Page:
Case BriefsHigh Courts

Delhi High Court: Sanjeev Sachdeva, J. allowed a criminal revision petition filed by the petitioner-wife against the order of the trial court listing the matter for evidence.

It was an admitted fact that the trial court had earlier heard the arguments on interim maintenance application filed by the petitioner and then listen the matter for orders. The parties were directed to file income affidavits. On a subsequent date, the matter was referred to mediation which was unsuccessful. Thereafter, the trial court listen to the matter for evidence.

Ankit Mutreja, Advocate representing the petitioner, challenged the order of listing the matter for evidence since no order on interim maintenance application was yet passed by the trial court. Per contra, Sheenu Chauhan, Advocate for the respondent-husband, contended that the petitioner was not entitled to grant of any maintenance.

In view of the High Court, it was incumbent upon the trial court to consider the application for grant of interim maintenance, and it should not delay or refuse to decide the application. It was said: “Final adjudication of the maintenance application is dependent upon parties leading evidence and may take some time. If the trial court declines or delays disposal of the application for grant of interim maintenance, it would defeat the very purpose of the enactment.” The Court reiterated that maintenance is granted to a wife/dependant who is unable to maintain herself and if there is delay in disposing of the application for grant of interim maintenance, the wife/dependant would be without any support and would not be able to survive and as such it is necessary that such an application is disposed of at the earliest.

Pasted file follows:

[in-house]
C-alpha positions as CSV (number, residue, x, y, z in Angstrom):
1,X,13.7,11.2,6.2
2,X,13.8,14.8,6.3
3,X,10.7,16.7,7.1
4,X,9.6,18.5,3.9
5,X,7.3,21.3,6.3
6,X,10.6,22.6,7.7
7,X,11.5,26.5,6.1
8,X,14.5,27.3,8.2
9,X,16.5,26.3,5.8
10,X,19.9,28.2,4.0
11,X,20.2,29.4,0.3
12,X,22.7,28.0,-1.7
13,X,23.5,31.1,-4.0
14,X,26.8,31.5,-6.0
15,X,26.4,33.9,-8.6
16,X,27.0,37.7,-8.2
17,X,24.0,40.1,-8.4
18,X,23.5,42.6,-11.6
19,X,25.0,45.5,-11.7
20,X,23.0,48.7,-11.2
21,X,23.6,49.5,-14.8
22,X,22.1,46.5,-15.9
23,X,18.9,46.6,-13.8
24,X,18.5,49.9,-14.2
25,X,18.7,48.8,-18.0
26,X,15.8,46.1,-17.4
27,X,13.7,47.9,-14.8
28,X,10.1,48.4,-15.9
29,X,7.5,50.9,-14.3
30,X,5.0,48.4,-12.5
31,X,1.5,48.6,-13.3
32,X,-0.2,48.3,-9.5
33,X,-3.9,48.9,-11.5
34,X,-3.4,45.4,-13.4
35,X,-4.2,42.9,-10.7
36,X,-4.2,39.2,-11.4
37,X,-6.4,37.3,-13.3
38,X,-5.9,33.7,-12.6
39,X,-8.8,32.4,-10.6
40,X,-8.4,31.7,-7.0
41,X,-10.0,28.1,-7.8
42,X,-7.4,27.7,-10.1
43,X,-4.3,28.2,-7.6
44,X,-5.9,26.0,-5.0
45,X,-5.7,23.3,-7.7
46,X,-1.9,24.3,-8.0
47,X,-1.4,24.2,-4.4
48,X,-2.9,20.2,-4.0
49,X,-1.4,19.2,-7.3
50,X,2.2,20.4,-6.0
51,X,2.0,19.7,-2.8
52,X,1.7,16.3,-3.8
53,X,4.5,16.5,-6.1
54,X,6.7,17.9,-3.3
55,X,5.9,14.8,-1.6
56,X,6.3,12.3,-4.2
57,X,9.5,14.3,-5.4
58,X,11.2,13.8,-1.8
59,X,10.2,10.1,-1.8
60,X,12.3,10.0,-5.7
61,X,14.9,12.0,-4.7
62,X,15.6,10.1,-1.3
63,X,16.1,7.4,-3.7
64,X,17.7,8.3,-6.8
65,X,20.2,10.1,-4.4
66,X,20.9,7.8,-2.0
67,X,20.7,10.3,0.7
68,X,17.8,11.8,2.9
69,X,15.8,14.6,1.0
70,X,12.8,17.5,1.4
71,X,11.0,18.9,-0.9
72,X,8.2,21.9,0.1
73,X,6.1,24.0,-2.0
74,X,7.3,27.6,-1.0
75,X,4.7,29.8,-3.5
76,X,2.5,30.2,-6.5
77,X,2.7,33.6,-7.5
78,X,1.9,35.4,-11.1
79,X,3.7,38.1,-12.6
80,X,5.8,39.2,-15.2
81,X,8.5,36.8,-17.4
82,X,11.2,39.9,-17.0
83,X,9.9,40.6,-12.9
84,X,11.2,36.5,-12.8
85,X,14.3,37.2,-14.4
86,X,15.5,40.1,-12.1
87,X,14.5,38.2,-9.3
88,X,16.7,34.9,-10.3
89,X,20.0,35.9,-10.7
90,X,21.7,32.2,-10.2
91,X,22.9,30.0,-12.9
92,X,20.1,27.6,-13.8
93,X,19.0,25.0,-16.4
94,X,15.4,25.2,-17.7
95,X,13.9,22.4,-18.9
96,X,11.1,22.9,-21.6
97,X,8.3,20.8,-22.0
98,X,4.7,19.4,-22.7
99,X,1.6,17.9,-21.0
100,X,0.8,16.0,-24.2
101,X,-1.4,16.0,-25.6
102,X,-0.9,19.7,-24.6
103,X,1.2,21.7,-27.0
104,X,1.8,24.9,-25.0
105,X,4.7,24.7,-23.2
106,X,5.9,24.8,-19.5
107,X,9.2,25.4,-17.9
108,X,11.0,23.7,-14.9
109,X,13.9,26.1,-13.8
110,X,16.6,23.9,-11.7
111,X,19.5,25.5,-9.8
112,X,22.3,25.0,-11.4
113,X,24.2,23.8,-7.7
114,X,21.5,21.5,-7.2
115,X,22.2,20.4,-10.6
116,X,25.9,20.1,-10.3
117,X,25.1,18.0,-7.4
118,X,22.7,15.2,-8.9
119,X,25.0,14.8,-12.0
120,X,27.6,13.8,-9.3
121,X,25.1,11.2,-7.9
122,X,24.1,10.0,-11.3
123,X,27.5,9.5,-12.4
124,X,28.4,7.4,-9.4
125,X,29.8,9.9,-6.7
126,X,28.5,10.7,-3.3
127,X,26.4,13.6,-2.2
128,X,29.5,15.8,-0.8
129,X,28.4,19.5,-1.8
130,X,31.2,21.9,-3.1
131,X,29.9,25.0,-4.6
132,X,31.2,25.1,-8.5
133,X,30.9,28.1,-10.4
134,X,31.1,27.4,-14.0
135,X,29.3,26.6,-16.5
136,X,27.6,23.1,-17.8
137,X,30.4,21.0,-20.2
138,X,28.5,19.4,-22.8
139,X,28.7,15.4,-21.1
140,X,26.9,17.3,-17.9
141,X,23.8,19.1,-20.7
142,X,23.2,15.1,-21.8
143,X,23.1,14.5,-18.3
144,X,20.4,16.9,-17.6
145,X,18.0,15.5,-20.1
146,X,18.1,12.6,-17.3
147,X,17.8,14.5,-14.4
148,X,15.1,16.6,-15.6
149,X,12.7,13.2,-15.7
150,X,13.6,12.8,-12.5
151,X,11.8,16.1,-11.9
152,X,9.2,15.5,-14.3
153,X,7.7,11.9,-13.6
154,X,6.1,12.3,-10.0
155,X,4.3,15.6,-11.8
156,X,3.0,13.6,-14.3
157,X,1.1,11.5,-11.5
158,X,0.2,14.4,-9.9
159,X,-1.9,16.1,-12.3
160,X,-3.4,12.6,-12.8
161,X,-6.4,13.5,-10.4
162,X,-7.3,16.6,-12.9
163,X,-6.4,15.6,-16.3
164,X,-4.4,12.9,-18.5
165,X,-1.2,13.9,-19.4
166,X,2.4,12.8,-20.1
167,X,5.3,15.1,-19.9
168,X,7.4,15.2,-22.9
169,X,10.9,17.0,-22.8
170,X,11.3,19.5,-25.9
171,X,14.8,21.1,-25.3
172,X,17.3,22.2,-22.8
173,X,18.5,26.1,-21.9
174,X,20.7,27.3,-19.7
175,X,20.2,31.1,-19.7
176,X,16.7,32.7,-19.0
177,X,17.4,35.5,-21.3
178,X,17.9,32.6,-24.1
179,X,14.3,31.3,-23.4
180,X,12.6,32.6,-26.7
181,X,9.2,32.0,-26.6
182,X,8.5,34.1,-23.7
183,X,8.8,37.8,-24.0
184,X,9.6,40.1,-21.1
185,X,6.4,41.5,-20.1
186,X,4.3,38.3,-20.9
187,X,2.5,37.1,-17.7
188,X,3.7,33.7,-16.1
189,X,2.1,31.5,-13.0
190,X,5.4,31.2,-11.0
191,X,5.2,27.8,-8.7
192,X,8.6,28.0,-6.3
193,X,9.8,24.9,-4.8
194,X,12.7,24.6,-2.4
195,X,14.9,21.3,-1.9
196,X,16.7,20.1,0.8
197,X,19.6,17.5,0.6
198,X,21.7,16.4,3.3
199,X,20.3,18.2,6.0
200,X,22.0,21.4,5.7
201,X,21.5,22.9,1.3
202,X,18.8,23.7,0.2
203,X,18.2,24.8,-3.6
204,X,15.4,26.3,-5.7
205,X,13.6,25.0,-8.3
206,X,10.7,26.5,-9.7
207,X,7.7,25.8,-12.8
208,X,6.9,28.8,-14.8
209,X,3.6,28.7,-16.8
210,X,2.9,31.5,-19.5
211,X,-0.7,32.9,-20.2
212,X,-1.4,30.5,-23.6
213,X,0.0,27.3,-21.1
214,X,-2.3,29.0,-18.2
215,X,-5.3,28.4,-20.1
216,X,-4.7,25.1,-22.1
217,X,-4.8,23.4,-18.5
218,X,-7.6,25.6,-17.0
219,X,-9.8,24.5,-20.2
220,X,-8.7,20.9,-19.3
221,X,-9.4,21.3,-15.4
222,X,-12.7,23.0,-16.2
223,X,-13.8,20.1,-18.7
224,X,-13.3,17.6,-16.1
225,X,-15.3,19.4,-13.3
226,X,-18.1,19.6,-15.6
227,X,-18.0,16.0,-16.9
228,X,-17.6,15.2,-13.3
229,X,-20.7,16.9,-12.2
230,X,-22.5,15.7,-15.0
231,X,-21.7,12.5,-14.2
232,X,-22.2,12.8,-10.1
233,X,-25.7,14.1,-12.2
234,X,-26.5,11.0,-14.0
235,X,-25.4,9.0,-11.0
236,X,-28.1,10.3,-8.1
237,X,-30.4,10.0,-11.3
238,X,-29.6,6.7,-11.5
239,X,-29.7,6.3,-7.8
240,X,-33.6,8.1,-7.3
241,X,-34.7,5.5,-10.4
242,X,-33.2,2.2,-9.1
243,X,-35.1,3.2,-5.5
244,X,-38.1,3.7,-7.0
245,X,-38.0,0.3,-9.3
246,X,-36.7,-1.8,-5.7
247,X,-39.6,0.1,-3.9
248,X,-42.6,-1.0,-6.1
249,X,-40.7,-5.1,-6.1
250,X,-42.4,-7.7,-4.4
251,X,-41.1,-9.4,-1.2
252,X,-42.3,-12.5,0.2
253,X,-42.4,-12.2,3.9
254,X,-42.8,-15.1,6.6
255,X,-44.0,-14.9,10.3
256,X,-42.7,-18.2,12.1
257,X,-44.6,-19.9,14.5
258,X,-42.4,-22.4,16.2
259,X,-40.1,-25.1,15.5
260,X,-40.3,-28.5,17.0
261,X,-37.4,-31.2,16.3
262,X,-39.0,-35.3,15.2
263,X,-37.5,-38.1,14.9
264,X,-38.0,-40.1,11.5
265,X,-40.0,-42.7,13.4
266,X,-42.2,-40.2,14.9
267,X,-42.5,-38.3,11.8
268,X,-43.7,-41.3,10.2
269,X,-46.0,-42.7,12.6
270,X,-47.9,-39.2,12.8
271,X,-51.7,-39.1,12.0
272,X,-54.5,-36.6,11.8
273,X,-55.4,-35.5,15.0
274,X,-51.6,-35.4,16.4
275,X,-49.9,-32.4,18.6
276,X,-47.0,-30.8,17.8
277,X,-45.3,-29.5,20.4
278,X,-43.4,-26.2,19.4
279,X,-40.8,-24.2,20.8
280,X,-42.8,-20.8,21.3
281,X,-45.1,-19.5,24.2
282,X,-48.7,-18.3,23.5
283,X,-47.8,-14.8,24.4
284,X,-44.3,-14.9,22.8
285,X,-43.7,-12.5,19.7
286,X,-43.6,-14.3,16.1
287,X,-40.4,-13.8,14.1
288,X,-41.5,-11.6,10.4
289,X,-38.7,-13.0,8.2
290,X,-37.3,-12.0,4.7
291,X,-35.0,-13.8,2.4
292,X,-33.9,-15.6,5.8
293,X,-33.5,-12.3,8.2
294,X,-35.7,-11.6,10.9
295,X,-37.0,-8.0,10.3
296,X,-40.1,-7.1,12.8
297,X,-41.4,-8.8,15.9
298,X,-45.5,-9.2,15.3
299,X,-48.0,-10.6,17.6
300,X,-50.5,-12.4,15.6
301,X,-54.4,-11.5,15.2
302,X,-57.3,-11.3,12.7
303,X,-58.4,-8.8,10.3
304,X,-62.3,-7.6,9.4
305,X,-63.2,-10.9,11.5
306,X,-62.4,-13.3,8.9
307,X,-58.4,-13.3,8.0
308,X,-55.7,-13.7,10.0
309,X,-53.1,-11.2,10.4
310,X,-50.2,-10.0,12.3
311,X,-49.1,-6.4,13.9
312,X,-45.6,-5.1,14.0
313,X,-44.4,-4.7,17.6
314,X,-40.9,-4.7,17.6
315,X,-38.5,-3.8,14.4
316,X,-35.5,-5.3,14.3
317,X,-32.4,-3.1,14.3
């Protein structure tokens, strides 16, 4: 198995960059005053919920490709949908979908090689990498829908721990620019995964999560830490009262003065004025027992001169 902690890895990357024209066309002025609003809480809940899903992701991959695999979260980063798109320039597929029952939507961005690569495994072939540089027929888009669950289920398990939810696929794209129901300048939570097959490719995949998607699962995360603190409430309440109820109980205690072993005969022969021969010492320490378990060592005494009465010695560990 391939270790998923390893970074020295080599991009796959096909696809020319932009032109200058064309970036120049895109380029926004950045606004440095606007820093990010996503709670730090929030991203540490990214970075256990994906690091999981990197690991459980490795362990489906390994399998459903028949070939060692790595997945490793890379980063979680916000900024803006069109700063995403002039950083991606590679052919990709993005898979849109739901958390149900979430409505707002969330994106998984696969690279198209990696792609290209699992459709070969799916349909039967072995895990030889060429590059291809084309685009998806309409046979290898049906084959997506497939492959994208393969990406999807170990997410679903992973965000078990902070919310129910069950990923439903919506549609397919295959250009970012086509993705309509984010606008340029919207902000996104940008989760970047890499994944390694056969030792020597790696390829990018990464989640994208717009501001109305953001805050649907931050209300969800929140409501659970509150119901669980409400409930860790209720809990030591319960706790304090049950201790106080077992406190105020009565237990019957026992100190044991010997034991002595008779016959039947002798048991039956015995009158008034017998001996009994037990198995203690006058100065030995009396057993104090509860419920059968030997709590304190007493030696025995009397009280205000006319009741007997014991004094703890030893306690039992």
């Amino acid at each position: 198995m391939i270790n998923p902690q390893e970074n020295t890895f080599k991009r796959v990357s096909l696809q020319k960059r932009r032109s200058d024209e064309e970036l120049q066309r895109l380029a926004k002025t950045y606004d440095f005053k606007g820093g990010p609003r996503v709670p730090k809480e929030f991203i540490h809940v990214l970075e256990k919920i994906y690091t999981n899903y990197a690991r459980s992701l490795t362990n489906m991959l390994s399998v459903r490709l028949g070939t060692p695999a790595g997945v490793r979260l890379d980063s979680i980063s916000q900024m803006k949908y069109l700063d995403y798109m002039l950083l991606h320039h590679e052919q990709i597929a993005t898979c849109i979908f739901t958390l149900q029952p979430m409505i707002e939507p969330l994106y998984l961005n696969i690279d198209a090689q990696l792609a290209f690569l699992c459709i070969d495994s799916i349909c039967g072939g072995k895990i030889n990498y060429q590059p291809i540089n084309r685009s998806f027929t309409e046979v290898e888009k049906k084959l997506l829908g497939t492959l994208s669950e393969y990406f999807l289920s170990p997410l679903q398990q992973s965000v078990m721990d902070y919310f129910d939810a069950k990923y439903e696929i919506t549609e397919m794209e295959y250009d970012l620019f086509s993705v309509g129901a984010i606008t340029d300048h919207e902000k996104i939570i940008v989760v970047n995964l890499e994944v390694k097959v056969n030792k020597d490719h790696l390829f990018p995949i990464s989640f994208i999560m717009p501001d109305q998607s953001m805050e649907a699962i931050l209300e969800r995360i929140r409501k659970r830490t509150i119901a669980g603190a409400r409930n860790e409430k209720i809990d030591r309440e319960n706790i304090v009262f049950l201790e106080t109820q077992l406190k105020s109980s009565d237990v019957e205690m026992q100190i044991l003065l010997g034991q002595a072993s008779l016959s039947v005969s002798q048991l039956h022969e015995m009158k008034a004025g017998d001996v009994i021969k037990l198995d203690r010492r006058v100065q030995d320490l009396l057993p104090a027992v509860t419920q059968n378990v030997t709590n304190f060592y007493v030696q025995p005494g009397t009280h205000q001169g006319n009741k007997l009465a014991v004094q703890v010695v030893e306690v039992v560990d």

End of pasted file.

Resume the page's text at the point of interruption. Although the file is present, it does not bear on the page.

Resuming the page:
On facts of the present case, the Court held: “The order sheet reveals that arguments had been heard by the trial court on interim maintenance application but the main case was listed for evidence without disposing of the application for interim maintenance. The trial court, as noticed above, should have decided on the plea of grant of interim maintenance with promptitude.” It was also noted that the objections raised by the respondent were pleas on merits of the matter, which were yet to be adjudicated upon by the trial court, and were not relevant for disposal of the present petition.

In such view of the matter, the petition was allowed and the trial court was directed to decide the application seeking interim maintenance within a period of one month from the next date of hearing. [Anu Rani v. Vishwantra Dhama, 2019 SCC OnLine Del 9139, decided on 15-07-2019]